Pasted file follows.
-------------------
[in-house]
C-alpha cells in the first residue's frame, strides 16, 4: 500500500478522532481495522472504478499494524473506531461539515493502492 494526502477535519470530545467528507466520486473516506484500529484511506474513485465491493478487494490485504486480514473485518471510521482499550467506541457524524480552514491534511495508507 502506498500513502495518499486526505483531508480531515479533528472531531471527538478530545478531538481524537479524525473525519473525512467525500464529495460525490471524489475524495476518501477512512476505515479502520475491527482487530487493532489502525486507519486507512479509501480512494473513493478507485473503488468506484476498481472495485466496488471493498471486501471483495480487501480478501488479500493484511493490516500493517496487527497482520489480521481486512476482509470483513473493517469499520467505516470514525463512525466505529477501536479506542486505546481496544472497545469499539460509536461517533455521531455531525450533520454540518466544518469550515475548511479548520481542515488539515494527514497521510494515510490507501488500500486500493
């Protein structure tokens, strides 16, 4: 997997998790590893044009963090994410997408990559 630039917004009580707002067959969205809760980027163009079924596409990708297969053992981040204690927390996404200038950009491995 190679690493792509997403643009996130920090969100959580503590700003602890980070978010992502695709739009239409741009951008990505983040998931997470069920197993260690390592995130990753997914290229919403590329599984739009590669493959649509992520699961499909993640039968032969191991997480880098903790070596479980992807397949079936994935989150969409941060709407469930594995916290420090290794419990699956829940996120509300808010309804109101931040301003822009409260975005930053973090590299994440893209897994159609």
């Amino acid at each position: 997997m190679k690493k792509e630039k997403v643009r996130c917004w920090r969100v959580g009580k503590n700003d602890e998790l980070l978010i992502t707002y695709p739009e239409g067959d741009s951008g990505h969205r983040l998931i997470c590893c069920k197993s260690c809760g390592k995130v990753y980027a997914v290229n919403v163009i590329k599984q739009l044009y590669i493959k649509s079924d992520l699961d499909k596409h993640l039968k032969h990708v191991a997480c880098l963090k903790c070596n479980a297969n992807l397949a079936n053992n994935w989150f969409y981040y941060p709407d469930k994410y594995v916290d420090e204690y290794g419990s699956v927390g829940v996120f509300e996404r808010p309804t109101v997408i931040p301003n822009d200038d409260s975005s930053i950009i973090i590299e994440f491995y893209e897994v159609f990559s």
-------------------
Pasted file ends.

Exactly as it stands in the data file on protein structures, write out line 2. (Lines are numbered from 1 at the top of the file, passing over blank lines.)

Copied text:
C-alpha cells in the first residue's frame, strides 16, 4: 500500500478522532481495522472504478499494524473506531461539515493502492 494526502477535519470530545467528507466520486473516506484500529484511506474513485465491493478487494490485504486480514473485518471510521482499550467506541457524524480552514491534511495508507 502506498500513502495518499486526505483531508480531515479533528472531531471527538478530545478531538481524537479524525473525519473525512467525500464529495460525490471524489475524495476518501477512512476505515479502520475491527482487530487493532489502525486507519486507512479509501480512494473513493478507485473503488468506484476498481472495485466496488471493498471486501471483495480487501480478501488479500493484511493490516500493517496487527497482520489480521481486512476482509470483513473493517469499520467505516470514525463512525466505529477501536479506542486505546481496544472497545469499539460509536461517533455521531455531525450533520454540518466544518469550515475548511479548520481542515488539515494527514497521510494515510490507501488500500486500493